A substance abuse counselor will also direct the employee to a detox program. This program is vital to the overall treatment and recovery process as it allows the person time to detox the body off of drugs/alcohol before the actual treatment program starts. In doing this, both the mind and body are likely to be much more receptive to the treatment. A detox program will last anywhere from two to 21 days. Opiates, benzos and alcohol tend to have the most severe withdrawal and detox symptoms, however, this isn’t always the case.
Depending on the drugs that were being abused, the employee may be recommended for inpatient detox and rehab. This type of treatment tends to be very effective because it provides both medical and physical monitoring of the patient to ensure they don’t relapse. The longer the patient can stay clean, the more likely they are to stay clean after treatment has ended, which is paramount to recovery success as well as the well-being of your company.
Detox programs often incorporate a variety of activities. It’s not the same as detoxing at a hospital where the patient simply lays in bed all day. From educational courses on addiction to group support programs, detox goes beyond treating the body; it treats the mind, as well. With luxury-appointed rooms available and an amazing location in Florida, detox becomes the much-needed getaway substance abusers have been longing for. They can enjoy a holistic approach that only includes the use of detox medications when they become medically necessary.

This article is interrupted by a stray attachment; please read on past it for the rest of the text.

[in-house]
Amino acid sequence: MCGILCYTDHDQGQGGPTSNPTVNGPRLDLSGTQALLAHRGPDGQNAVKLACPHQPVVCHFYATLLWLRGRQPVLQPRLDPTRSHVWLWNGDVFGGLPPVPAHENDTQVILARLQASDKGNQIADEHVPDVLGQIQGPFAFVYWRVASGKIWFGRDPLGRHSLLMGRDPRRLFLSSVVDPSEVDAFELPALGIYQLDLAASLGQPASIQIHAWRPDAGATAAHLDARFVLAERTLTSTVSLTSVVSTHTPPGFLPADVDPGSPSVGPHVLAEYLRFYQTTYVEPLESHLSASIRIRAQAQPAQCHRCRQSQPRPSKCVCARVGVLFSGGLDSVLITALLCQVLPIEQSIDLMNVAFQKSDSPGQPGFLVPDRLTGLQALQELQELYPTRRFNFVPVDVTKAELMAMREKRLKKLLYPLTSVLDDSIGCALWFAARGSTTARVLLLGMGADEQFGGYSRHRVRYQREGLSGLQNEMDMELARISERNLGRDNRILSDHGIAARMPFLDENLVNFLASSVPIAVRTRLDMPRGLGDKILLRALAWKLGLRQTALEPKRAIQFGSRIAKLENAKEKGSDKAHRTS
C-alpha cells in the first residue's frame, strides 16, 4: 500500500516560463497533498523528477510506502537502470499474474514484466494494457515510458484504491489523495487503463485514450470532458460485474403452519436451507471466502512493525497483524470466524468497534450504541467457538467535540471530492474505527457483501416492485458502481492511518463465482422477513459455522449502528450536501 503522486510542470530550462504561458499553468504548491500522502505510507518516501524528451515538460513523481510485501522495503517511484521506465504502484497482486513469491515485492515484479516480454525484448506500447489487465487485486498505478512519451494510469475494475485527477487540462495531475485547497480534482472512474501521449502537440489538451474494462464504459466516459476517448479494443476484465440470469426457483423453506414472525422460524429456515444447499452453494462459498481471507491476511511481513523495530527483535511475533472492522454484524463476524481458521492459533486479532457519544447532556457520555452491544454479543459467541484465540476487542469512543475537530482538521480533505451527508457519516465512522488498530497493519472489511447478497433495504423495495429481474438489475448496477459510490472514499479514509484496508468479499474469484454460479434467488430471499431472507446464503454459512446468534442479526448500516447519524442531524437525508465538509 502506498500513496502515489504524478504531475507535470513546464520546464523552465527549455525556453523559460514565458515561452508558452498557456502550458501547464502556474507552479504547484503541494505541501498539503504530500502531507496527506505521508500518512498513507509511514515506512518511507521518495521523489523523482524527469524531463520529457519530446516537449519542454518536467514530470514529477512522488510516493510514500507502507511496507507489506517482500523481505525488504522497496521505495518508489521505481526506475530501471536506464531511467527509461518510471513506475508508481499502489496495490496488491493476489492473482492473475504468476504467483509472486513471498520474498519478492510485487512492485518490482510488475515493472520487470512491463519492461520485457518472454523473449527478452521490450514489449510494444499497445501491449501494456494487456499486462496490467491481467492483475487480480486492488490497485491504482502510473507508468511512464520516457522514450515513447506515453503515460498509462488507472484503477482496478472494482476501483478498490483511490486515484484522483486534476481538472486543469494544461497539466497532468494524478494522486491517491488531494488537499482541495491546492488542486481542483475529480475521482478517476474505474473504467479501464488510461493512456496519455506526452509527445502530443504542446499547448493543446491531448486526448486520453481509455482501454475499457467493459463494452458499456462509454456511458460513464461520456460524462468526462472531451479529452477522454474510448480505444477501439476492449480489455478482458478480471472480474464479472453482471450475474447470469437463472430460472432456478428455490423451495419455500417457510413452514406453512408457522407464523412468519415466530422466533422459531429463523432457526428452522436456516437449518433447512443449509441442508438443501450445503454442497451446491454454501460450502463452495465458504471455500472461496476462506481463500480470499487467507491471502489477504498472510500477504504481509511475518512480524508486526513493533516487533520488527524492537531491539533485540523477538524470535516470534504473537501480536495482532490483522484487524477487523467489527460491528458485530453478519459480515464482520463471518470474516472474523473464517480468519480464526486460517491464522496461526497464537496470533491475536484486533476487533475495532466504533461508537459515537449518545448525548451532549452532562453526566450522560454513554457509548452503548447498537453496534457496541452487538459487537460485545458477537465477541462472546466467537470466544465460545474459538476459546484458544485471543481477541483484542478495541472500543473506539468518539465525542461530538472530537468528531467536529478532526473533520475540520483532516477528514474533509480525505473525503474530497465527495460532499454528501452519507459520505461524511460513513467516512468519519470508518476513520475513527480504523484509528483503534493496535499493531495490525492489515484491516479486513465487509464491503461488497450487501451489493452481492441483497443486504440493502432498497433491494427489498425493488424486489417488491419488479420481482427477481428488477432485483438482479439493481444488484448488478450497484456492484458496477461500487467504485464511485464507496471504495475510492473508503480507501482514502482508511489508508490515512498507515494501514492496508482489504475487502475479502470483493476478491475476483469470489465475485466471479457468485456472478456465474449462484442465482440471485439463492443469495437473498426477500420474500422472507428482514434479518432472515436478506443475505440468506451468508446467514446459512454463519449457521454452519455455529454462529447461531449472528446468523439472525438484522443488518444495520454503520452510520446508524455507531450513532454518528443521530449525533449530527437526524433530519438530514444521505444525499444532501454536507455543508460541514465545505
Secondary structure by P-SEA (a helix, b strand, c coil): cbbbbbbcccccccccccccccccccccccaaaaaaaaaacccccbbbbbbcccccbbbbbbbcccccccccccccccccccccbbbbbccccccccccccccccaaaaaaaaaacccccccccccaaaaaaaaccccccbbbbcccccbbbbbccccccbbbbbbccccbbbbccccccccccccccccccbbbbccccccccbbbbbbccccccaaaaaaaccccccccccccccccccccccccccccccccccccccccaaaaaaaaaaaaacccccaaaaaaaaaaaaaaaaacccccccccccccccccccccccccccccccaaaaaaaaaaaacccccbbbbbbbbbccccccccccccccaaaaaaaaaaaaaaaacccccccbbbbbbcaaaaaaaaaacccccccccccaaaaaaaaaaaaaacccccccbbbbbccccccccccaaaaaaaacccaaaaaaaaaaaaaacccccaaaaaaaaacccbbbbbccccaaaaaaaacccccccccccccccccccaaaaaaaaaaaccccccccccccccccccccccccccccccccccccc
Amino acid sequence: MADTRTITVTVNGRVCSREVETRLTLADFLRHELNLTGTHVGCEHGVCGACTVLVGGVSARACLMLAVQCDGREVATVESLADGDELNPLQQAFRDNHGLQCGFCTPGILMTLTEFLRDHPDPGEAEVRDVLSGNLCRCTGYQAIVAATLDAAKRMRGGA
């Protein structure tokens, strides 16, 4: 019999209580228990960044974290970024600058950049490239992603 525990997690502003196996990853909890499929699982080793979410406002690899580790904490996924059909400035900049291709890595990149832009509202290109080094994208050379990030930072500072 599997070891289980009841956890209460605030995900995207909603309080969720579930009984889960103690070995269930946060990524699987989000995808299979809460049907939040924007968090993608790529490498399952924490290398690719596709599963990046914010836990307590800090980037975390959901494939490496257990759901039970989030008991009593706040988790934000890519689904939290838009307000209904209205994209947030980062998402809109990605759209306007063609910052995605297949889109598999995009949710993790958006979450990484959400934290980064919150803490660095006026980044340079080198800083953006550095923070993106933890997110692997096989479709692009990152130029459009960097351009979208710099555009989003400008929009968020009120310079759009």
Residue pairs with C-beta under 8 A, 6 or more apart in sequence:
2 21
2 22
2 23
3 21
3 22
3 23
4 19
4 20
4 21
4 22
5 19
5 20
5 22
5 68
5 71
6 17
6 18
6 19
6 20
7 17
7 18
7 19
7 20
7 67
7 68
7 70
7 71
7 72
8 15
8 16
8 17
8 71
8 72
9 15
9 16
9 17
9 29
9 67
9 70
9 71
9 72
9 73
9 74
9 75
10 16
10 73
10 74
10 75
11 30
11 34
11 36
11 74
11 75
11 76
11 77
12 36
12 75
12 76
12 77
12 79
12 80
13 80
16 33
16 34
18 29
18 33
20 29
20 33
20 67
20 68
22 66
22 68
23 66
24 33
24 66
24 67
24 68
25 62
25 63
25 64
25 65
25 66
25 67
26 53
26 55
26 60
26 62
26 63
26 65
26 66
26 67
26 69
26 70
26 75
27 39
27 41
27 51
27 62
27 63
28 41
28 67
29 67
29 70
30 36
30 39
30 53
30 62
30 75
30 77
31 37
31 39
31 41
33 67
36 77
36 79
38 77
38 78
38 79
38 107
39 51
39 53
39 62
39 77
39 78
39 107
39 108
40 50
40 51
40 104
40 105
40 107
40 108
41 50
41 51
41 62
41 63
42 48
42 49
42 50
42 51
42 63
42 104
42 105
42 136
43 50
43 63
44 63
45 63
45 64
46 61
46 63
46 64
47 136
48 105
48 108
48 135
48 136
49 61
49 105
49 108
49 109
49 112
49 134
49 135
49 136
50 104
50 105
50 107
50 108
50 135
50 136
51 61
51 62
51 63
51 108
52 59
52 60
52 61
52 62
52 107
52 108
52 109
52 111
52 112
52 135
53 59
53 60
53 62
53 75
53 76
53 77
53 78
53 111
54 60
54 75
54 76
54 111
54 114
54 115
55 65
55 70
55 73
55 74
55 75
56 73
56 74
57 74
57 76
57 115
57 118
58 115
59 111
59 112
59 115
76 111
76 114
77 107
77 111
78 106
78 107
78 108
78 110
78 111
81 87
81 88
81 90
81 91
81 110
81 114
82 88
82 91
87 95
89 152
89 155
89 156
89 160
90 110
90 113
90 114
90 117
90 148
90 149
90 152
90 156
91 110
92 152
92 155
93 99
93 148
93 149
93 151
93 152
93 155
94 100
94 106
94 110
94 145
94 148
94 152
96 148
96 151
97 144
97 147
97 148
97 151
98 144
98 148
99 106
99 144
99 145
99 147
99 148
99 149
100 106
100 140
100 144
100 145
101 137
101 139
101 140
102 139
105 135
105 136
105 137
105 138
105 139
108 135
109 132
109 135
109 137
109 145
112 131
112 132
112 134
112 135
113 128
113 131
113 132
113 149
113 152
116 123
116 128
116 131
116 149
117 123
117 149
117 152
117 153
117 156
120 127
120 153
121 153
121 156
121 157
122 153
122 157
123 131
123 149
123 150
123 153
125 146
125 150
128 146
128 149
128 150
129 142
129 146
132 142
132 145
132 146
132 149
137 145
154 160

If you believe addiction is affecting your company’s potential, it’s important to send the applicable employees to treatment, and it starts with going through detox. Their treatment will never been nearly as effective as it can be if they don’t first let their bodies and minds rid themselves of the toxins they’ve been consuming. The toxins themselves will chemically alter the mind so much that it doesn’t allow them to effectively process the information they are given during treatment. Just the same as treatment is important to managing the disease of addiction, detox is just as valuable.
With the above mentioned in mind, your company’s alcohol and drug policies should always fully outline a detox program in addition to treatment options. By providing your employees with the resources they need, they can receive the education it takes to live a life without drugs and alcohol. And more importantly to your company, they can boost your productivity instead of holding it back.
Substance abuse specialists have long agreed that detox followed by no form of rehab is not treatment. In order for detox to be of any value, it needs to be combined with both treatment and aftercare.